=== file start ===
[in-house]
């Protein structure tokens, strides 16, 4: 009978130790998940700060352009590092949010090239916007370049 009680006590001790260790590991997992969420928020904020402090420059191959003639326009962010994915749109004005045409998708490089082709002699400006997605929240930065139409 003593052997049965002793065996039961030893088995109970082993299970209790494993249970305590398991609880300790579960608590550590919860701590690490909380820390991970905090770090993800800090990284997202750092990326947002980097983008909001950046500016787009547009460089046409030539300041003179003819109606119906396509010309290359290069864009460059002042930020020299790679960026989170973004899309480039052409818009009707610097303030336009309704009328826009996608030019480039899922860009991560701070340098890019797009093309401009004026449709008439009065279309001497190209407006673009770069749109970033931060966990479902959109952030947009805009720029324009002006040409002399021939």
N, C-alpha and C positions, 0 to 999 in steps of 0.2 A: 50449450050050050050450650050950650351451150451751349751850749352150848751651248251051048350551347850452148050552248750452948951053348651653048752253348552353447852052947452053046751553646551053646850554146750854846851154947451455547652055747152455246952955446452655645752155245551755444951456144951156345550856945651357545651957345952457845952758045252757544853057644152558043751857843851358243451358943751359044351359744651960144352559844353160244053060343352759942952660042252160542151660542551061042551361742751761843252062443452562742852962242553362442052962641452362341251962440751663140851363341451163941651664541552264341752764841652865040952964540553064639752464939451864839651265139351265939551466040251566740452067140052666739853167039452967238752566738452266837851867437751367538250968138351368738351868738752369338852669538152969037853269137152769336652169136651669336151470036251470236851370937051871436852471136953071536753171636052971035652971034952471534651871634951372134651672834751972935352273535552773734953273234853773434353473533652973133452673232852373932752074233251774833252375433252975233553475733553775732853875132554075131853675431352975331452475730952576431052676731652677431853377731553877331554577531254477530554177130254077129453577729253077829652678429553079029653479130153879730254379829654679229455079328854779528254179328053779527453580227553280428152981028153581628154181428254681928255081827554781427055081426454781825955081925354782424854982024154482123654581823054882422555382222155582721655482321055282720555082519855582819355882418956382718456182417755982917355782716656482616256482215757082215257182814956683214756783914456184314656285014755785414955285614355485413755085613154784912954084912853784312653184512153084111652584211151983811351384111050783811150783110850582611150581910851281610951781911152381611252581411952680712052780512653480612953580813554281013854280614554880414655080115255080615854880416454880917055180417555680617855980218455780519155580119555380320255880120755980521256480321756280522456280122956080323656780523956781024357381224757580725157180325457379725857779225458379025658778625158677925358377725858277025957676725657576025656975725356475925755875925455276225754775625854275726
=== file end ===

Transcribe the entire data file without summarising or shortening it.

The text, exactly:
[in-house]
């Protein structure tokens, strides 16, 4: 009978130790998940700060352009590092949010090239916007370049 009680006590001790260790590991997992969420928020904020402090420059191959003639326009962010994915749109004005045409998708490089082709002699400006997605929240930065139409 003593052997049965002793065996039961030893088995109970082993299970209790494993249970305590398991609880300790579960608590550590919860701590690490909380820390991970905090770090993800800090990284997202750092990326947002980097983008909001950046500016787009547009460089046409030539300041003179003819109606119906396509010309290359290069864009460059002042930020020299790679960026989170973004899309480039052409818009009707610097303030336009309704009328826009996608030019480039899922860009991560701070340098890019797009093309401009004026449709008439009065279309001497190209407006673009770069749109970033931060966990479902959109952030947009805009720029324009002006040409002399021939």
N, C-alpha and C positions, 0 to 999 in steps of 0.2 A: 50449450050050050050450650050950650351451150451751349751850749352150848751651248251051048350551347850452148050552248750452948951053348651653048752253348552353447852052947452053046751553646551053646850554146750854846851154947451455547652055747152455246952955446452655645752155245551755444951456144951156345550856945651357545651957345952457845952758045252757544853057644152558043751857843851358243451358943751359044351359744651960144352559844353160244053060343352759942952660042252160542151660542551061042551361742751761843252062443452562742852962242553362442052962641452362341251962440751663140851363341451163941651664541552264341752764841652865040952964540553064639752464939451864839651265139351265939551466040251566740452067140052666739853167039452967238752566738452266837851867437751367538250968138351368738351868738752369338852669538152969037853269137152769336652169136651669336151470036251470236851370937051871436852471136953071536753171636052971035652971034952471534651871634951372134651672834751972935352273535552773734953273234853773434353473533652973133452673232852373932752074233251774833252375433252975233553475733553775732853875132554075131853675431352975331452475730952576431052676731652677431853377731553877331554577531254477530554177130254077129453577729253077829652678429553079029653479130153879730254379829654679229455079328854779528254179328053779527453580227553280428152981028153581628154181428254681928255081827554781427055081426454781825955081925354782424854982024154482123654581823054882422555382222155582721655482321055282720555082519855582819355882418956382718456182417755982917355782716656482616256482215757082215257182814956683214756783914456184314656285014755785414955285614355485413755085613154784912954084912853784312653184512153084111652584211151983811351384111050783811150783110850582611150581910851281610951781911152381611252581411952680712052780512653480612953580813554281013854280614554880414655080115255080615854880416454880917055180417555680617855980218455780519155580119555380320255880120755980521256480321756280522456280122956080323656780523956781024357381224757580725157180325457379725857779225458379025658778625158677925358377725858277025957676725657576025656975725356475925755875925455276225754775625854275726